Because of the preponderance of water and solvents, motion control components are often exposed to the risk of corrosion and failure. Waterproof motors are a key part of the solution to water-induced motor failure problems.
Today’s waterproof motors are specifically designed to survive a minimum of 30 feet under the sea, a general industrial standard for the “waterproof” designation. These are not retrofitted standard step motors, but are truly waterproof motors, which operate very well above the waterline, too — in a wide variety of industrial and marine settings. The motors have been fitted with redundant shaft seals, O rings, hermetic cable feedthrough, pressure equalization and other waterproofing features. Together, these design features allow a step motor to answer a design engineer’s need for a motor that will not fail after even prolonged exposure to, or submersion in, most liquids.
Why don’t ordinary step motors meet this need? Although these motors are the mainstays of industry and the laboratory, and provide reliable and accurate positioning for minimal cost, their design includes several weaknesses with respect to moisture. First, the coils of the standard stepper are wound with magnet wire, a solid copper wire that is coated with an enamel or varnish. While the coating process is good, it is not perfect, and the varnish always has some small pin holes in it.
When this magnet wire is wound into a coil, it is unlikely that any two pin holes will line up and “short out.” Ordinarily, the spacing of the wires provided by the layers of exterior enamel prevent conduction from one pin hole to the next. However, if even a little water gets between the wires, it will promote conduction from pin hole to pin hole. In this situation, the current from the power supply will quickly destroy the motor windings. Although quality insulation and impregnation can prevent this problem, they add greatly to product cost.
Step motors are constructed of magnetic iron, and corrode very easily when subjected to moisture. To optimize torque, the gap between the rotating and non-rotating teeth of the motor is held to about .002 in. When the motor is operating, these teeth get hot, and the temperature is typically high enough to turn any water in the motor into steam. Steam is corrosive, such that the magnetic iron in the teeth rusts faster than usual.
Once the rust fills the .002 in. air gap, rotor and stator teeth begin to rub. This robs useful torque from the motor and breaks the iron oxide loose. If the rust is dry, it forms an abrasive powder, if it is wet, it forms an abrasive slurry. This oxide slurry gets into the motor bearings, and being abrasive, the bearing wear accelerates. As the bearings wear, the centering of the rotor becomes less accurate, causing the rotor to wobble as it turns and eventually hit the stator.
The combination of oxide build-up on the magnetic teeth and the loss of bearing accuracy can cause a standard step motor to fail in a period as short as two weeks. While it is possible to substitute non-corrosive metals for the magnetic iron, the metal will be more expensive, it will cost more to machine, and motor performance will be significantly degraded.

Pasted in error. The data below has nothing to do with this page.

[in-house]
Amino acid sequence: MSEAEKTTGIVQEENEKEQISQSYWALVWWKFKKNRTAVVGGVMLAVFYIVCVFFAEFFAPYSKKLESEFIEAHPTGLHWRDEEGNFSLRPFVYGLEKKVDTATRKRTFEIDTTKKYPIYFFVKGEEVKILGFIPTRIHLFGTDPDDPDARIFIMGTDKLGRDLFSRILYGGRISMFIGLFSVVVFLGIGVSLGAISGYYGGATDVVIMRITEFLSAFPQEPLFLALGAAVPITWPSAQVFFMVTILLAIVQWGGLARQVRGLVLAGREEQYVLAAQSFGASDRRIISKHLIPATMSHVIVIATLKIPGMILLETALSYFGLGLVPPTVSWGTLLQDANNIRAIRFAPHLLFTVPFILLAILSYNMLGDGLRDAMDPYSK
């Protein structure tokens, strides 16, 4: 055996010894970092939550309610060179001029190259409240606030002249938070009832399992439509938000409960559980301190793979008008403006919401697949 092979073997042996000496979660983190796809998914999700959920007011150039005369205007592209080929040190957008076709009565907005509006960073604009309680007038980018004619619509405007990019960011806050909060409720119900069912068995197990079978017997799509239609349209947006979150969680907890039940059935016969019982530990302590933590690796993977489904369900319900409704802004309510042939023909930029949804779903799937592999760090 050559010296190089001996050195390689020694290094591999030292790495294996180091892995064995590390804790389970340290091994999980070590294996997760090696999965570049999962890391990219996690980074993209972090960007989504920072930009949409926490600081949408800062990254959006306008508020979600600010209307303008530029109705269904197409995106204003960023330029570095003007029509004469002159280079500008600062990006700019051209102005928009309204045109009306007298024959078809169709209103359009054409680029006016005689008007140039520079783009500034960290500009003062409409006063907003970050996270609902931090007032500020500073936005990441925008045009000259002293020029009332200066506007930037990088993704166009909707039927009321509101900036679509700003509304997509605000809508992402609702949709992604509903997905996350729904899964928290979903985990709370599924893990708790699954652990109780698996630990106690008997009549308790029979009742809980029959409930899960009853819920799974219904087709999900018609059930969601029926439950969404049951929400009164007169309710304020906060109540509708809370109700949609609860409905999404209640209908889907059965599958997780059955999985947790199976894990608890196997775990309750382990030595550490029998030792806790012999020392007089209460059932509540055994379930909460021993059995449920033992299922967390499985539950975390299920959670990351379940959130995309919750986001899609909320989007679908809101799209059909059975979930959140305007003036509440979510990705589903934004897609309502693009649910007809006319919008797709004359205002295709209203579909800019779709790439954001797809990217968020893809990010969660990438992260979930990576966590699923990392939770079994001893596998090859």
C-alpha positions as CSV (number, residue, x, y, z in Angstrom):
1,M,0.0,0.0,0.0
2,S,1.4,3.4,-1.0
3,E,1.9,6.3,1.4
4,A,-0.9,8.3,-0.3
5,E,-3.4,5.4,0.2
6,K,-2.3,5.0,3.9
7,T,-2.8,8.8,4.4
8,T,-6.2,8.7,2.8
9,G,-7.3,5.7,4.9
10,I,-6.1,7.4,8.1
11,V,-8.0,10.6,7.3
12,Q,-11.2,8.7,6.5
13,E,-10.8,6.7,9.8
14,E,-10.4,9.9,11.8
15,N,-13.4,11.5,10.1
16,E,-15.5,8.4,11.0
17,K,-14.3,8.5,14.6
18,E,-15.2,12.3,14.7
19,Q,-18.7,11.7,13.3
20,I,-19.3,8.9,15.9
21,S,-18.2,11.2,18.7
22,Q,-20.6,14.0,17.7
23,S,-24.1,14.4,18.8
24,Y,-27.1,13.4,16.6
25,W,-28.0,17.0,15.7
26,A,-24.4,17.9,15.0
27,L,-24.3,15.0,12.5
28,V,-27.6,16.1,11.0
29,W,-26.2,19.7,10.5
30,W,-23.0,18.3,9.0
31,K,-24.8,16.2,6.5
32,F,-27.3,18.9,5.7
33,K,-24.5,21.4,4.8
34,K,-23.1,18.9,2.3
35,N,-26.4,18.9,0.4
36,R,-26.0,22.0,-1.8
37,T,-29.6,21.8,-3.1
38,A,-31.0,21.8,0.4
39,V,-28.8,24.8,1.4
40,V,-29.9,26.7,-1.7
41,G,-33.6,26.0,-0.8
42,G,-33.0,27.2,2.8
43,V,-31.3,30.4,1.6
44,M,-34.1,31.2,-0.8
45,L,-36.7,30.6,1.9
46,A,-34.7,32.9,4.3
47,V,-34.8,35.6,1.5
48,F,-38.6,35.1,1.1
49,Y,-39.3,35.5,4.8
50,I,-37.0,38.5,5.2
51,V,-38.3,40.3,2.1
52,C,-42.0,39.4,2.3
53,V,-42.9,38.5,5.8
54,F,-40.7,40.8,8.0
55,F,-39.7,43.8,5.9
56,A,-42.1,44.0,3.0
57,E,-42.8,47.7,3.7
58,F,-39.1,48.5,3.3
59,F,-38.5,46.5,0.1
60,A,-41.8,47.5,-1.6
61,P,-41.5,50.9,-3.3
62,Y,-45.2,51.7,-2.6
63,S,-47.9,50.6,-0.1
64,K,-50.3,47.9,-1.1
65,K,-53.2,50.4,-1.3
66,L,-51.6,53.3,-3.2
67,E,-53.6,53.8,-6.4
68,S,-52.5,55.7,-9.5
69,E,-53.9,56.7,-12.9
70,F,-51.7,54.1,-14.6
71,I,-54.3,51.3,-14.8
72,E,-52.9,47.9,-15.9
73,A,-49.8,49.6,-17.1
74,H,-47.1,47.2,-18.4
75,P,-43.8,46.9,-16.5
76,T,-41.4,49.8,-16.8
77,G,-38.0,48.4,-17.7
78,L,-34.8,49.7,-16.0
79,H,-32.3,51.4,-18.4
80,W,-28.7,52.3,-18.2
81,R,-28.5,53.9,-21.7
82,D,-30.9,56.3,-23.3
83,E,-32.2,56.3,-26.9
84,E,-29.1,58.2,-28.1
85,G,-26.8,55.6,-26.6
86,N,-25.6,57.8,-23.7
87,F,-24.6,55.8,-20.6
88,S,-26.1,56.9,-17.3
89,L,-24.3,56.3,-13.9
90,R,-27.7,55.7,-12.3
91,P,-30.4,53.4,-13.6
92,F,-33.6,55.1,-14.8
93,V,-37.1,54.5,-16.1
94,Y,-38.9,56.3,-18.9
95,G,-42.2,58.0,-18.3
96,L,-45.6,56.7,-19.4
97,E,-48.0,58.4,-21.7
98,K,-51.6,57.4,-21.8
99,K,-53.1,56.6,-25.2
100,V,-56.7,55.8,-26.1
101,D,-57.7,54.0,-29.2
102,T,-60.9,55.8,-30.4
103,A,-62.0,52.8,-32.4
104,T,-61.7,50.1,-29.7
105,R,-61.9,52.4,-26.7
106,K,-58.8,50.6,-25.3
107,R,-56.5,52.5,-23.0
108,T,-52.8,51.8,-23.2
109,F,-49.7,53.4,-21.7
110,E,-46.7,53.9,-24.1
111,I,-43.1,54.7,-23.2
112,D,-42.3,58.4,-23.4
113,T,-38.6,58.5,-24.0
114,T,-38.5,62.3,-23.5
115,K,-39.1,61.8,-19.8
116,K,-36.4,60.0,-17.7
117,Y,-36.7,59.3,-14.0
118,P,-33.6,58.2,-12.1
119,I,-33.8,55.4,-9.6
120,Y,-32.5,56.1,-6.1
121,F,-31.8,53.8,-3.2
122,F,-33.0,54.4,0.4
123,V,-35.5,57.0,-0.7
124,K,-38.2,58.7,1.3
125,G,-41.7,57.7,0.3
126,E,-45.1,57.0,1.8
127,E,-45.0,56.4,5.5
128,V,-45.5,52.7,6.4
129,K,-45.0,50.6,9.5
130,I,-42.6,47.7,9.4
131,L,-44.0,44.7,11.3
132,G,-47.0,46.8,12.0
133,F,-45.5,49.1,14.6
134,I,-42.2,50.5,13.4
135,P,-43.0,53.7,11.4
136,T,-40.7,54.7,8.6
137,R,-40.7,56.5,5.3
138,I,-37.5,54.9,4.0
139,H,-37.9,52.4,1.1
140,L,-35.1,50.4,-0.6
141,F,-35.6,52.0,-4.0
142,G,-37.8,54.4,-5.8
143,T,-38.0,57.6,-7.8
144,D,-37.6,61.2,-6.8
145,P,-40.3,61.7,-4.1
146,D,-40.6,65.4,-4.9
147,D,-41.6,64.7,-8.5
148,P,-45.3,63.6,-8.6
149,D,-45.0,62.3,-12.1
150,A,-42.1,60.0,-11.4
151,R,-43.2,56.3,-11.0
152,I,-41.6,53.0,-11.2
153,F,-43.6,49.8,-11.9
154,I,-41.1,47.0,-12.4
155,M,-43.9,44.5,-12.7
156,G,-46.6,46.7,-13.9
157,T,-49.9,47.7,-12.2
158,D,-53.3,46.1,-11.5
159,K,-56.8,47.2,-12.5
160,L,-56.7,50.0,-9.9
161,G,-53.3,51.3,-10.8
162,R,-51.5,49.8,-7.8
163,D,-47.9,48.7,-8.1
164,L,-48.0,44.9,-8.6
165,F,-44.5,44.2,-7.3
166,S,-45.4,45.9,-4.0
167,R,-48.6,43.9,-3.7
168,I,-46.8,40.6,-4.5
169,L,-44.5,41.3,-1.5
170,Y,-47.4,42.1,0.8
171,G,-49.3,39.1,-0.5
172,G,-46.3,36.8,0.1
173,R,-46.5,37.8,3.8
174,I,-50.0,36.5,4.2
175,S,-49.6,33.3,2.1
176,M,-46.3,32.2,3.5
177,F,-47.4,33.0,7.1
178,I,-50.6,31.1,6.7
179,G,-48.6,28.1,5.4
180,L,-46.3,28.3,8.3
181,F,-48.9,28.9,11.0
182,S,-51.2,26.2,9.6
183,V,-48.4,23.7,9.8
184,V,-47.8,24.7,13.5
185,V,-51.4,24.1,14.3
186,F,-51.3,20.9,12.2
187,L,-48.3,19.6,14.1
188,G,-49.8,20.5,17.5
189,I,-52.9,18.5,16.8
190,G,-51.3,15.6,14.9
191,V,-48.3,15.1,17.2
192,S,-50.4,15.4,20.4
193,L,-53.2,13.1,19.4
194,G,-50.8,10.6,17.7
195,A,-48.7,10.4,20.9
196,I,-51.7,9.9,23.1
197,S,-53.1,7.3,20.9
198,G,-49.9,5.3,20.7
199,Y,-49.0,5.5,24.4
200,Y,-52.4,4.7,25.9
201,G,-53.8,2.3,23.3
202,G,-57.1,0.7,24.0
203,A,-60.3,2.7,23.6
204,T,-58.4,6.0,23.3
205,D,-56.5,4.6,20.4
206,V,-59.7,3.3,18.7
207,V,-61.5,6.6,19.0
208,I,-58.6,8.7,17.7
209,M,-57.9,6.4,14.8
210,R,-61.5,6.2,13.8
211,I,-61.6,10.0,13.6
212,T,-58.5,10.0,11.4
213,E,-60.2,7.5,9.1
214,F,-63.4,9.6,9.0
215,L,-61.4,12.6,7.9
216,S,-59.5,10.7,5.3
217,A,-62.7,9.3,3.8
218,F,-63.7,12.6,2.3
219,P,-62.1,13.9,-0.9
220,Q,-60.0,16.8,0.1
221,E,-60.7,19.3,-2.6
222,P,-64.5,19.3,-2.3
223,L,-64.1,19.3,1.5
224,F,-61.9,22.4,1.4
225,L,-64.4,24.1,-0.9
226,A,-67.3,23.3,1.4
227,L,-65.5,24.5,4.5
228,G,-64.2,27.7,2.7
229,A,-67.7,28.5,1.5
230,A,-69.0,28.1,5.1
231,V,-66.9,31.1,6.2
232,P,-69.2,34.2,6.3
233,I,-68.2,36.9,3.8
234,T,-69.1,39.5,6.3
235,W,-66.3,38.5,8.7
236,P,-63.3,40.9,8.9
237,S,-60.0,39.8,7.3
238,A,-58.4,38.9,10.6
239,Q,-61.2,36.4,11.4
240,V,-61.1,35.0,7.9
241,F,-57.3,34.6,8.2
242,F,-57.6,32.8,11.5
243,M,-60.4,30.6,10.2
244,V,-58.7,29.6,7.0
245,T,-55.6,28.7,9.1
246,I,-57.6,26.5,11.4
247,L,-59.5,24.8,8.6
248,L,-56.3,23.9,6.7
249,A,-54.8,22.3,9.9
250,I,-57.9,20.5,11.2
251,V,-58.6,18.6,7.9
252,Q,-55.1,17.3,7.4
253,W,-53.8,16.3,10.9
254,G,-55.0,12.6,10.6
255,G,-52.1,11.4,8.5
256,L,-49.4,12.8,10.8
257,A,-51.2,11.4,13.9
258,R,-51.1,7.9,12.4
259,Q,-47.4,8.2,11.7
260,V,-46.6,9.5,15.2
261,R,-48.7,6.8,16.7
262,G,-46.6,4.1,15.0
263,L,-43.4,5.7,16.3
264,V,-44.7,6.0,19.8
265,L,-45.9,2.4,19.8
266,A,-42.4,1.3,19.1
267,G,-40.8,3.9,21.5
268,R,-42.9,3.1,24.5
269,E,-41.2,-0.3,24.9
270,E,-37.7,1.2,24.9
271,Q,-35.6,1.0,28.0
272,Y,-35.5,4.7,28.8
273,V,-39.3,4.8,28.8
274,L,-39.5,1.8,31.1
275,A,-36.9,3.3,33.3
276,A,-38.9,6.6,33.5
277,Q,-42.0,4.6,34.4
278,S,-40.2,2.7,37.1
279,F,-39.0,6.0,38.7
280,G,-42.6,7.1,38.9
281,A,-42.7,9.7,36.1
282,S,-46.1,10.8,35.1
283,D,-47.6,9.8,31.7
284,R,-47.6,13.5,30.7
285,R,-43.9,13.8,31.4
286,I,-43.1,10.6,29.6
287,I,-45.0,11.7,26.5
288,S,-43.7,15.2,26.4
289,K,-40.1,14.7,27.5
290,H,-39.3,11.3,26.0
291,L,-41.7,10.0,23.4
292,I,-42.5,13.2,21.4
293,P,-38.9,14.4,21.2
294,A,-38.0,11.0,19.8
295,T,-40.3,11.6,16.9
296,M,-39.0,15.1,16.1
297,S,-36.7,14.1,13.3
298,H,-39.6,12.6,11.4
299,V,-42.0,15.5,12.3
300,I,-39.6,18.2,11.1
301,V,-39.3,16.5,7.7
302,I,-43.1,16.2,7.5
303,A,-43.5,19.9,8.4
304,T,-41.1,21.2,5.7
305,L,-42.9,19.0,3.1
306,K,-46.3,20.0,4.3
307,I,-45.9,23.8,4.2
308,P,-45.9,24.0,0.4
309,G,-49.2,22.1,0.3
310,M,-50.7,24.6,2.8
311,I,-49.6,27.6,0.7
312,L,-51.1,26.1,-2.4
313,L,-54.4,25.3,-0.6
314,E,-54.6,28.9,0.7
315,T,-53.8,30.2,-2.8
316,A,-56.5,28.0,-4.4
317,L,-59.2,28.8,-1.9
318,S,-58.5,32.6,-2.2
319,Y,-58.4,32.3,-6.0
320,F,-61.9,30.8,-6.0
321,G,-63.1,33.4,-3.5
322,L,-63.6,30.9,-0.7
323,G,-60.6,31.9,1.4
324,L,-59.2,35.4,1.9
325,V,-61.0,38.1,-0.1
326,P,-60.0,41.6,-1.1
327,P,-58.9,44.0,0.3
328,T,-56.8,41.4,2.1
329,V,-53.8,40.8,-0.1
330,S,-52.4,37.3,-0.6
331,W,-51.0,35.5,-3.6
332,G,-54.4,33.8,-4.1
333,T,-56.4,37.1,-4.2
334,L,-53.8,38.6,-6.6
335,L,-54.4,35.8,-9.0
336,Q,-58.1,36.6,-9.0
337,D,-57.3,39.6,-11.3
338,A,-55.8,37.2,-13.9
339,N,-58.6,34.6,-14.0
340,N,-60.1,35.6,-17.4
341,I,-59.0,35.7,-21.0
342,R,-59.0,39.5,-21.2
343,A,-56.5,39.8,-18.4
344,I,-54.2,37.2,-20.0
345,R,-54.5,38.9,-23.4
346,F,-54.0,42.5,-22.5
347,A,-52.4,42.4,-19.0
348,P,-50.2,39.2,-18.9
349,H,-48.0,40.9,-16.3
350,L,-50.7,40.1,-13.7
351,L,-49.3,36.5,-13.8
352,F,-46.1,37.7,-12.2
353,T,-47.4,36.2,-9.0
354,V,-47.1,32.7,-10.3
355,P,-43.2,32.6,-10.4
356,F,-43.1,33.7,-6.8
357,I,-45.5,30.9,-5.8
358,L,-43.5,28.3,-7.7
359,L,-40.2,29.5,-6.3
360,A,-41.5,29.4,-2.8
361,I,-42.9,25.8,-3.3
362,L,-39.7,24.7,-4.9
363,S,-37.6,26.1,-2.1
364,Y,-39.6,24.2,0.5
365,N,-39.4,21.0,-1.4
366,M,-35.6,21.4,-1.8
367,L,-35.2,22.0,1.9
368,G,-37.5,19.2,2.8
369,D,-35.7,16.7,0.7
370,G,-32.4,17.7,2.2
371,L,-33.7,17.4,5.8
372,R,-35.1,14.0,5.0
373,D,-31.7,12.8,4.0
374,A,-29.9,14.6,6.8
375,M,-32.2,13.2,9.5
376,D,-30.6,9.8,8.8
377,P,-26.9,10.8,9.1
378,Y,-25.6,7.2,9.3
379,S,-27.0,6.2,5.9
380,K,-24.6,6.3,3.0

Attempts could be made to prevent moisture from entering a motor. However, standard step motors are not designed to facilitate seals. They are designed to be low in cost. As a result, proper sealing of the motor would require a complete re-design of motor parts, with an increase in manufacturing cost.
A proper design approach for motors exposed to moisture incorporates shaft seals, O rings, cable feedthrough, and pressure equalization mentioned earlier with other features that combine to create a “real” waterproof motor. For instance, while standard motor housings are made of painted cold rolled steel and/or aluminum, a waterproof motor’s exterior is commonly made of stainless steel to resist corrosion.
A waterproof motor is designed to accommodate O-ring seals, allowing the watertight sealing that is not practical in a standard motor. Further, the wiring that leads to the motor coils in a waterproof motor requires a hermetically-sealed feed-through device to prevent water from wicking into the motor via the cable conductors.
Other seals are required. For instance, a threaded pipe plug at the rear of the motor is designed to allow the housing to be sealed after the motor connections have been made; this plug is also fitted with an O-ring seal. The motor shaft itself is provided with redundant shaft seals. Additional life-extending features include double insulation, coated laminations, and fittings for pressurization.
Some of the above features may be found on a standard motor, but it is the combination of all of these features together that produces a waterproof motor with a superior service life.
The existence of the new waterproof motors, and the design innovations they represent, do not simply extend motor life in moisture-filled applications — in many cases, the applications would not be possible without this type of motor.